Yefim Yefimovich Volkov (Russian: Ефим Ефимович Волков; 4 April 1844, Saint Petersburg — 17 February 1920, Saint Petersburg) was a Russian landscape painter.
His father was a feldsher and his family was poor. He was briefly employed by the Ministry of Justice. In 1866, he began to take drawing lessons at the "Imperial Society for the Encouragement of the Arts". He later studied at the Imperial Academy of Fine Arts and honed his skills by doing sketches from nature. In 1870, he received the title of "Free Artist" in recognition of his painting "View of Saint Petersburg and Vicinity".
In 1878, he joined the "Association of Travelling Art Exhibitions" (Peredvizhniki) and presented annual displays of his work under their aegis. The death of his daughter in 1884 caused him several years of grief but, in 1888, he was finally able to make an extensive tour of Greece, Turkey, Egypt and Palestine with his wife, where he painted landscapes with sea views. Later, they toured the Volga region.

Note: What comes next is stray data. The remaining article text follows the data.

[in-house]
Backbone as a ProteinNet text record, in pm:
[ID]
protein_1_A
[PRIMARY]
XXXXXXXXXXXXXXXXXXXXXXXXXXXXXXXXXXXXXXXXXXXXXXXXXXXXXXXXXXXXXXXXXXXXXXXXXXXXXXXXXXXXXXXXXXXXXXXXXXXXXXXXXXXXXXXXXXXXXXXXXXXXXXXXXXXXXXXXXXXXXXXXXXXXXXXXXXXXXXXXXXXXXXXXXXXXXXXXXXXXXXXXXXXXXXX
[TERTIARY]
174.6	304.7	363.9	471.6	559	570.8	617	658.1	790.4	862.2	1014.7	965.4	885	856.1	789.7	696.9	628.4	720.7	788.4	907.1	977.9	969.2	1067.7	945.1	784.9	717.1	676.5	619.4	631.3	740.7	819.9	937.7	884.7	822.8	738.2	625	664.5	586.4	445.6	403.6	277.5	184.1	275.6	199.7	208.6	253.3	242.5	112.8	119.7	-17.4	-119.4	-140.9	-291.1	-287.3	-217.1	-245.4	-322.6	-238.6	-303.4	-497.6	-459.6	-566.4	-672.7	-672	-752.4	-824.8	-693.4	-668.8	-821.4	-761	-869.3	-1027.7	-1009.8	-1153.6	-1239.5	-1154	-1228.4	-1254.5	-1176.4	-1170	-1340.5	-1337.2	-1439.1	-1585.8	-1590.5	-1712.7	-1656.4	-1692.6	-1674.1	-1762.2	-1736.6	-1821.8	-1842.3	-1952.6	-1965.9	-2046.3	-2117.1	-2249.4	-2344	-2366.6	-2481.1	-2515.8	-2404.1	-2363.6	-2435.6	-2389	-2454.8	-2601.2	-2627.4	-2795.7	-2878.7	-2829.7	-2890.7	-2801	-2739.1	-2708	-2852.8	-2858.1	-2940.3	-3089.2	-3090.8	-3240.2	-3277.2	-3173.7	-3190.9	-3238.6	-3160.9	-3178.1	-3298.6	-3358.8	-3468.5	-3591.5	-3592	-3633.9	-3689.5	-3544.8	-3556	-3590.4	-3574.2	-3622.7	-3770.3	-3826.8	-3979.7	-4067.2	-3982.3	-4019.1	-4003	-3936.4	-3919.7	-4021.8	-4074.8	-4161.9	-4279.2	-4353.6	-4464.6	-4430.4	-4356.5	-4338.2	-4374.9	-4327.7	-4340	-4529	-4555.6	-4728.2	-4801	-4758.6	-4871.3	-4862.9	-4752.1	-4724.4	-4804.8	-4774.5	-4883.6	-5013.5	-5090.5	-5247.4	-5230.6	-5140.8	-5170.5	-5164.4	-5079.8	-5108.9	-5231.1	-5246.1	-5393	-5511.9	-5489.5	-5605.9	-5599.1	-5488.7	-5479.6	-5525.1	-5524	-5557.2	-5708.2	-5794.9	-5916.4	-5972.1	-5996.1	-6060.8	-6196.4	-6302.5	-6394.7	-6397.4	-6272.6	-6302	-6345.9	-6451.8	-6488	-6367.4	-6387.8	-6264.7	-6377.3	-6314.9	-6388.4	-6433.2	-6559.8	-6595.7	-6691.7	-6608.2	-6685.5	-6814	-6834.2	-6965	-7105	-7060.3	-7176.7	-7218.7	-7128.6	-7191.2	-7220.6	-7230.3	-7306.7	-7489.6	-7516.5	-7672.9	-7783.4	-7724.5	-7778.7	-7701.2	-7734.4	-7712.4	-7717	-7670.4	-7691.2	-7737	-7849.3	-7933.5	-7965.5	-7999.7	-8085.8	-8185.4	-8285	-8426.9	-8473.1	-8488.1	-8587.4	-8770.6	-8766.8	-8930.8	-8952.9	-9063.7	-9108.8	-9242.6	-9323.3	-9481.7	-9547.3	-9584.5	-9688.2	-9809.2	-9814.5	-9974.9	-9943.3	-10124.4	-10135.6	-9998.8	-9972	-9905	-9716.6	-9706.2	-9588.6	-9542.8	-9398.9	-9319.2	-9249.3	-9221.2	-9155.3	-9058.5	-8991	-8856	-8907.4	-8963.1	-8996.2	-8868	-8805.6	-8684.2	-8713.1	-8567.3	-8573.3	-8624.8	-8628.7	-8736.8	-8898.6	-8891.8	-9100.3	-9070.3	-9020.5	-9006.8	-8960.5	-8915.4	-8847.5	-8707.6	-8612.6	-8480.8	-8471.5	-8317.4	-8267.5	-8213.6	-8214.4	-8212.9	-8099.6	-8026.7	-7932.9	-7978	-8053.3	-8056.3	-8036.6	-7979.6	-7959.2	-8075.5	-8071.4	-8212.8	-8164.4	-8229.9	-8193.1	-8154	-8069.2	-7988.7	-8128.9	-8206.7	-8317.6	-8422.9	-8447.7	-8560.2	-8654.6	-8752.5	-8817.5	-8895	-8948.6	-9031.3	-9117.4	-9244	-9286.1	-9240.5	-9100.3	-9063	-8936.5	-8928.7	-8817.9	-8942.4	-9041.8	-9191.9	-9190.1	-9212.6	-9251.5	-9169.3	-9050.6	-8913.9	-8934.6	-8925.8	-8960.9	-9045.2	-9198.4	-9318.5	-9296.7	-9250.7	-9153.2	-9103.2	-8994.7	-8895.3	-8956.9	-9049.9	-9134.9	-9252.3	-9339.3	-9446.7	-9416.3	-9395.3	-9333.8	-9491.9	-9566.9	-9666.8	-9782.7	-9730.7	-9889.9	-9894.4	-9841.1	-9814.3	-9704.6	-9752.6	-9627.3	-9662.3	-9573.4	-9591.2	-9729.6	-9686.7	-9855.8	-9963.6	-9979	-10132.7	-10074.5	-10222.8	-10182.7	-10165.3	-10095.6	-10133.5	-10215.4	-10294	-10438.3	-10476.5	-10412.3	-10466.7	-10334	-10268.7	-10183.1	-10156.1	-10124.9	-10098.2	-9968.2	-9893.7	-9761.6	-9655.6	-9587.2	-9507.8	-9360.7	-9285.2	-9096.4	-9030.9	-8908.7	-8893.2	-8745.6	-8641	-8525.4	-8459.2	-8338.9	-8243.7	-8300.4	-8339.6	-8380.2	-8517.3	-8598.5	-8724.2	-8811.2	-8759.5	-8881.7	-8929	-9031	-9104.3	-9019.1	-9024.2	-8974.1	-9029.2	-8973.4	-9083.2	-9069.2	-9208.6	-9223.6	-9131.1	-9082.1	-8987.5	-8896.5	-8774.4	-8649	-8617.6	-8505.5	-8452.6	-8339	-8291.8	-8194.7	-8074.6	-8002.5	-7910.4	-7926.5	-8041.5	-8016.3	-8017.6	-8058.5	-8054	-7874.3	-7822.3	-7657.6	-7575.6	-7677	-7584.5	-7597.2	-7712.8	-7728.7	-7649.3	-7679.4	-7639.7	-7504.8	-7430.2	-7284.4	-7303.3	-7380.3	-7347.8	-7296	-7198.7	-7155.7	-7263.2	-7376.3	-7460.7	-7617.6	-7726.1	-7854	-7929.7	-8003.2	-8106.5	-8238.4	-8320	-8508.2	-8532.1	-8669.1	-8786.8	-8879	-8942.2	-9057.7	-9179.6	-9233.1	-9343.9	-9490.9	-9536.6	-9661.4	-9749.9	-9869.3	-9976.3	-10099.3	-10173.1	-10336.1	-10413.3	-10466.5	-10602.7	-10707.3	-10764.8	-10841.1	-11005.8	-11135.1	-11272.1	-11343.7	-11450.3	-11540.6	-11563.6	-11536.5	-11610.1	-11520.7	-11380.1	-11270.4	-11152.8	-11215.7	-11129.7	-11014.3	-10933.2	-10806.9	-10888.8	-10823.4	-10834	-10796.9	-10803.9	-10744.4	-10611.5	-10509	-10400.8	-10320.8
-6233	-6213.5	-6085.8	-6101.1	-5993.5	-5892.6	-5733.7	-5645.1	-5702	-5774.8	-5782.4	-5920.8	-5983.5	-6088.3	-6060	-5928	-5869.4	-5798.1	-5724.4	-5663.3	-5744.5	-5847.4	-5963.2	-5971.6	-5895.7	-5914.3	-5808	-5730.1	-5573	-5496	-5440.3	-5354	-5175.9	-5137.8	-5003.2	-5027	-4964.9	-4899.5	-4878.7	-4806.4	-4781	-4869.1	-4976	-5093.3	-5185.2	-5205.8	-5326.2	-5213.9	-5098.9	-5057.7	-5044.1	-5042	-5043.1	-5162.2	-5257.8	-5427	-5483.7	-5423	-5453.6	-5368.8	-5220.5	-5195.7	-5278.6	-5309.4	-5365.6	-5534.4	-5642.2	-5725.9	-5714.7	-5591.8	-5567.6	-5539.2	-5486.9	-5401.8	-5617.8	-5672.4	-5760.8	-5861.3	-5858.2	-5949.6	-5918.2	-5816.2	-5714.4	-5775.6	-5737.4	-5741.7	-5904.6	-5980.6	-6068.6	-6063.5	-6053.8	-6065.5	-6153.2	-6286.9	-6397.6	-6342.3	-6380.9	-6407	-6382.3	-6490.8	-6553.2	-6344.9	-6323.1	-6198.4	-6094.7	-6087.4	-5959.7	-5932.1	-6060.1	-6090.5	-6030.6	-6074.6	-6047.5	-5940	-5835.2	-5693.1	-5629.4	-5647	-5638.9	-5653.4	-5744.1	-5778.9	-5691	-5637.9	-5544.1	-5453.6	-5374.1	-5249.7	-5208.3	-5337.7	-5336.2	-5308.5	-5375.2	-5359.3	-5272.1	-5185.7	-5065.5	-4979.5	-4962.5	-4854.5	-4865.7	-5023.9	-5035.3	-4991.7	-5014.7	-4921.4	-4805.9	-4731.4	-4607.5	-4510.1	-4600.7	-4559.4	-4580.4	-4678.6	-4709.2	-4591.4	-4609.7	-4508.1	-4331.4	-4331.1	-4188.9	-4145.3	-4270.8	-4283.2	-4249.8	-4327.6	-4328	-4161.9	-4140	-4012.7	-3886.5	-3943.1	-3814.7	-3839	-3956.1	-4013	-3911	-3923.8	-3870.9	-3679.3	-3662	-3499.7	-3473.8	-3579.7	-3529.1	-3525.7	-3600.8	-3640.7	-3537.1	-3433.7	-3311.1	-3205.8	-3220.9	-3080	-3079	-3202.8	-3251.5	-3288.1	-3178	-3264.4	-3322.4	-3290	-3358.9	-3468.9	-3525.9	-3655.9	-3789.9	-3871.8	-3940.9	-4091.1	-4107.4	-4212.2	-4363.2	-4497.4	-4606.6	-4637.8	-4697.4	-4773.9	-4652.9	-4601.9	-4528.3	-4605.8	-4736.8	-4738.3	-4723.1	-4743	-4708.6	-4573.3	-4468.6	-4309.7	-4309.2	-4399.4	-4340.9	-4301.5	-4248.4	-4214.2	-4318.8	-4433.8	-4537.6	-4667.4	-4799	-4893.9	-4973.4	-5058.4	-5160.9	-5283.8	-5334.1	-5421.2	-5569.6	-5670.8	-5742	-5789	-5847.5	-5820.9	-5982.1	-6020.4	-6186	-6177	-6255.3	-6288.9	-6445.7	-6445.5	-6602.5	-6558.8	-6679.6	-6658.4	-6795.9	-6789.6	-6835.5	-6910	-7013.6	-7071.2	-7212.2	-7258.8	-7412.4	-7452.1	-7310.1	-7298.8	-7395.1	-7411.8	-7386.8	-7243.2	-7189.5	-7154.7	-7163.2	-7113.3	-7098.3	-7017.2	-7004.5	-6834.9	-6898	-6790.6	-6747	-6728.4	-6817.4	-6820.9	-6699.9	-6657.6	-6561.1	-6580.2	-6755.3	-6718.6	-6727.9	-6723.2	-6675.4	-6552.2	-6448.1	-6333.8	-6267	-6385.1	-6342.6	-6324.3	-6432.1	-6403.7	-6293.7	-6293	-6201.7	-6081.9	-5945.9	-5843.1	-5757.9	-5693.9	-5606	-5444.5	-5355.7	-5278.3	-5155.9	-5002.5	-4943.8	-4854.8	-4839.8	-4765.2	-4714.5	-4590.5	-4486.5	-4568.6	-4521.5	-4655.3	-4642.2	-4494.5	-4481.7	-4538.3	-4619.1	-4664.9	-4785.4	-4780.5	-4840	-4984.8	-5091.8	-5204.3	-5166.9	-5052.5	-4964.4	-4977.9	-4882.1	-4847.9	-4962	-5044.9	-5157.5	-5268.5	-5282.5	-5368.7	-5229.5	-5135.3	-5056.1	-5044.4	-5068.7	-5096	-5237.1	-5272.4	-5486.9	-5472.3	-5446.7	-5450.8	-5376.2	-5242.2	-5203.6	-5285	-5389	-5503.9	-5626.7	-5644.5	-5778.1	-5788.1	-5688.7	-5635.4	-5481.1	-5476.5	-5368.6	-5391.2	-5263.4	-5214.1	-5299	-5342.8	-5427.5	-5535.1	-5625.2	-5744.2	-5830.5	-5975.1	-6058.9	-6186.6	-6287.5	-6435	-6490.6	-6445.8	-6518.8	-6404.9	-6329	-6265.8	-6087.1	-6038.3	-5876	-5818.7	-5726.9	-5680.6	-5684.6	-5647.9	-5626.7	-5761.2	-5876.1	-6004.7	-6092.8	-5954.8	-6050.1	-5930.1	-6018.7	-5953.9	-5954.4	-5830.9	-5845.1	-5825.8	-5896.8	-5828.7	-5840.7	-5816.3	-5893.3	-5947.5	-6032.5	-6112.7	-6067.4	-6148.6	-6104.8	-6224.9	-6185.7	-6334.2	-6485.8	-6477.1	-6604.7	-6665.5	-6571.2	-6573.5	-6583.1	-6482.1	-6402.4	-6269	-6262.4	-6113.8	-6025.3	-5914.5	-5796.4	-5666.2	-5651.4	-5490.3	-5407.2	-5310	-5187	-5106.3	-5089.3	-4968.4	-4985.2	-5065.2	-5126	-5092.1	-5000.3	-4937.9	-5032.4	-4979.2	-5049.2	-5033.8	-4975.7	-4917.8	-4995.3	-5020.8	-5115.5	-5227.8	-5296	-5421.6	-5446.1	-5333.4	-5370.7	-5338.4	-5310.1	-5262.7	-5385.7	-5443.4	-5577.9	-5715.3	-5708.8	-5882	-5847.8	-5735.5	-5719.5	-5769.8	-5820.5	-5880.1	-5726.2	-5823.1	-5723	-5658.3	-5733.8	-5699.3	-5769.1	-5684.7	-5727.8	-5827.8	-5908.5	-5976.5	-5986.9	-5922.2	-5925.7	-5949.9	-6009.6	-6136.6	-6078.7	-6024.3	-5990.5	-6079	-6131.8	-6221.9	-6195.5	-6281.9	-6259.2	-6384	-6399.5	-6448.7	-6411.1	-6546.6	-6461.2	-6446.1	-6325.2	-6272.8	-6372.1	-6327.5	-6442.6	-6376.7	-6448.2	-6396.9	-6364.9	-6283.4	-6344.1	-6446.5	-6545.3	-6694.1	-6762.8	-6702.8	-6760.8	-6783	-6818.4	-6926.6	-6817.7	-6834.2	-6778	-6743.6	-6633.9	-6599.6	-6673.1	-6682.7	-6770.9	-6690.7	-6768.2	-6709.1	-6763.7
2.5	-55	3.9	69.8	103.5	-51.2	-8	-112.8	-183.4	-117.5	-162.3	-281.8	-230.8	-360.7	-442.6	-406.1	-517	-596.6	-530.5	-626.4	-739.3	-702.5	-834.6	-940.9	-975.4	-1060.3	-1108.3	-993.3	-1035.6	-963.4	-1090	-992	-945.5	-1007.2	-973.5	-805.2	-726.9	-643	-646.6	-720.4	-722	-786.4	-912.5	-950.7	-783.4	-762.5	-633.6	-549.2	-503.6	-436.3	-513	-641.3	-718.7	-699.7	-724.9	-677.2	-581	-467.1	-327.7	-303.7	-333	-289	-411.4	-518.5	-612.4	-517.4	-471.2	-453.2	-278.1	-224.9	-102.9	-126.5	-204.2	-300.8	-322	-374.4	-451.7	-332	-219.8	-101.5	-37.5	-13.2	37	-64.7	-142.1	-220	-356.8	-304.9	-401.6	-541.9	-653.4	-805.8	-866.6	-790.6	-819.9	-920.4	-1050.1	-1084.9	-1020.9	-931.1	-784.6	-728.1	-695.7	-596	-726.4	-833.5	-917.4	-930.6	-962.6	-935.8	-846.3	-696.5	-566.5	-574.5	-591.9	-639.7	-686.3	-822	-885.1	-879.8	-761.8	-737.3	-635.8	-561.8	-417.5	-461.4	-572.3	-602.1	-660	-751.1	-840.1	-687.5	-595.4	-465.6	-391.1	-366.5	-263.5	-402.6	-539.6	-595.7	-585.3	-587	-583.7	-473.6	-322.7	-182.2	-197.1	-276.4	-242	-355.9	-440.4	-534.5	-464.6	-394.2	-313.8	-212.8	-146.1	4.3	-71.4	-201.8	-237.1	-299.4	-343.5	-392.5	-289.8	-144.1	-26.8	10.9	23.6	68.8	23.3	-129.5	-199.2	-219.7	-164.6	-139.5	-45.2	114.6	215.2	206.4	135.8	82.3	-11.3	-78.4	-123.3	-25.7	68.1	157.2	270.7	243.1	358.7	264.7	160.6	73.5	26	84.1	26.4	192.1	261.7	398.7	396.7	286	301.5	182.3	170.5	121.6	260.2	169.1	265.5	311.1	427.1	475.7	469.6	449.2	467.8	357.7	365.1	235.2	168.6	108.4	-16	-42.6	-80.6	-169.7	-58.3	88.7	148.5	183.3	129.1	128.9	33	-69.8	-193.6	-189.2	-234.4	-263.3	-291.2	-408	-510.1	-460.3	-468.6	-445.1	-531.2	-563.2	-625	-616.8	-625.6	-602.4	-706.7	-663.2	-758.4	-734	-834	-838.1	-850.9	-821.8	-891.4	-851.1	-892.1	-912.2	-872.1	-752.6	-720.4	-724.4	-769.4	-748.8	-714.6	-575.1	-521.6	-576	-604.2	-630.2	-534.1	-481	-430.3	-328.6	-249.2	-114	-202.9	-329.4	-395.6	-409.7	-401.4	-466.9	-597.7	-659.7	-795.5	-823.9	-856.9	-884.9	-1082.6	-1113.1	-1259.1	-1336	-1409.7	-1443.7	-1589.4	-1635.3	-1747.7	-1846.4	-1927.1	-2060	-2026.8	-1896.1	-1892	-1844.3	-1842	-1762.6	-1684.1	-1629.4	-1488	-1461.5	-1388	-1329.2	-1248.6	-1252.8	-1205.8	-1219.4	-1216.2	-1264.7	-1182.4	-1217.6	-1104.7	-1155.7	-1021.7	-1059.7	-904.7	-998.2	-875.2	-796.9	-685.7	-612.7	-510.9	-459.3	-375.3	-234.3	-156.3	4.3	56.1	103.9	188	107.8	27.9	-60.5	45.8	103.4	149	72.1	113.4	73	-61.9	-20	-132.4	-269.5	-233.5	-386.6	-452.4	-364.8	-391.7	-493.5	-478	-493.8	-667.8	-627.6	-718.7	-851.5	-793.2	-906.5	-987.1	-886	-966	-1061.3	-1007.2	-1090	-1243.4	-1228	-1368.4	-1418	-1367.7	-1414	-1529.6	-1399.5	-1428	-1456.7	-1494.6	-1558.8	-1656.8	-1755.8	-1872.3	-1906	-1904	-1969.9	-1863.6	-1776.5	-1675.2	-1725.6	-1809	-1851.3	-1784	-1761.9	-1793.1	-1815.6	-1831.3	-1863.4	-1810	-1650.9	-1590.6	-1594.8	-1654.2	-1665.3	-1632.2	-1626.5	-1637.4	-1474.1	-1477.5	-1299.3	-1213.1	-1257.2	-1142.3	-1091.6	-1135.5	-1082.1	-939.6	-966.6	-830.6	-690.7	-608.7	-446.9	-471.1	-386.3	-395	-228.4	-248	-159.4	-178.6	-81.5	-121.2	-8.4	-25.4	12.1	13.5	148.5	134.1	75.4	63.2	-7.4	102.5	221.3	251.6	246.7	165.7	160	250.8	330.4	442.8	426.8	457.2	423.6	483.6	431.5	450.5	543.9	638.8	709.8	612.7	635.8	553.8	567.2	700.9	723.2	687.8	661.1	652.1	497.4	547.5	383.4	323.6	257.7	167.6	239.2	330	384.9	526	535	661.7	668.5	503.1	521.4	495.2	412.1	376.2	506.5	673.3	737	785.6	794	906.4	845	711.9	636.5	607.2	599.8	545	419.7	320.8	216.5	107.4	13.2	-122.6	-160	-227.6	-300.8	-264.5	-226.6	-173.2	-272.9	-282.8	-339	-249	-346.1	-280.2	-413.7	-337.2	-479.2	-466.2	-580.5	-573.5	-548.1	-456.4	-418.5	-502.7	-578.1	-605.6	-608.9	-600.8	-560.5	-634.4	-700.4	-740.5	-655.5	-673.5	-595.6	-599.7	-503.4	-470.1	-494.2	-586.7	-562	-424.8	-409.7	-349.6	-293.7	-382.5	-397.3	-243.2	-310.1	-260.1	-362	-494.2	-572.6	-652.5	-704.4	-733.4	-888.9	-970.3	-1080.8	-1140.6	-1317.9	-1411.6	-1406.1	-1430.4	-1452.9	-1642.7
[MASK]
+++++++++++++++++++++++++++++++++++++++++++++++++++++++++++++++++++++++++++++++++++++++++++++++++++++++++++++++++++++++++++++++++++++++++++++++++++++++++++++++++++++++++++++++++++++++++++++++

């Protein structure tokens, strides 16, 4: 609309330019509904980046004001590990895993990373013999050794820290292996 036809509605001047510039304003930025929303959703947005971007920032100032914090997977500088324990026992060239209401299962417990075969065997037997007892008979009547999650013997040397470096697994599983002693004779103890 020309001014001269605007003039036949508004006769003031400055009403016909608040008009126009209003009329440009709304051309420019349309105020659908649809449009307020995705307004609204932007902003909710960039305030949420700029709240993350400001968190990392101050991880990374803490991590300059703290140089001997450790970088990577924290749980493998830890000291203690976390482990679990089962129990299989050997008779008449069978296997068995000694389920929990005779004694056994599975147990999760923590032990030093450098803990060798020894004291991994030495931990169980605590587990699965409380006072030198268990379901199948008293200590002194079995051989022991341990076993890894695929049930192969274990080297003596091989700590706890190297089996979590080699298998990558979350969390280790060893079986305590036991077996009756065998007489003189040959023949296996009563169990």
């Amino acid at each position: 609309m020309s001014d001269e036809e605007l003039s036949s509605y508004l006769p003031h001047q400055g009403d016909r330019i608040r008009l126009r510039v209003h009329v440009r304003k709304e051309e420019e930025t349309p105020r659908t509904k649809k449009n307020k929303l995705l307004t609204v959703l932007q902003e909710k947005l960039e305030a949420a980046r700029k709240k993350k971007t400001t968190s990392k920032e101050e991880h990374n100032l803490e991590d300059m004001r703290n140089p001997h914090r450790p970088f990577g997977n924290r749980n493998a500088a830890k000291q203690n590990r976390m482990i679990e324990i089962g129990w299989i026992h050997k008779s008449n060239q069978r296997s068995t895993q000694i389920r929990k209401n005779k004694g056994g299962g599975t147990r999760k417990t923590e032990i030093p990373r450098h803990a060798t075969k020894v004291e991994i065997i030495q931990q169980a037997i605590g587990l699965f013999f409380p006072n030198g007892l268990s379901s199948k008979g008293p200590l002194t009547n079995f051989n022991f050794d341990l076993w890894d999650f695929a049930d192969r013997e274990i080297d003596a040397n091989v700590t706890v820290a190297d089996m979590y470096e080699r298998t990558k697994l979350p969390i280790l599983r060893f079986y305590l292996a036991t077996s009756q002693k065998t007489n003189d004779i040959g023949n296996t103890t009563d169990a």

He became a full member of the Academy in 1895 and was named an Academician four years later. After the events of Bloody Sunday, the Peredvizhniki came under police scrutiny, interest in their work began to decline and Volkov's career never recovered. He died in "genteel poverty" at his home on Vasilievsky Island.
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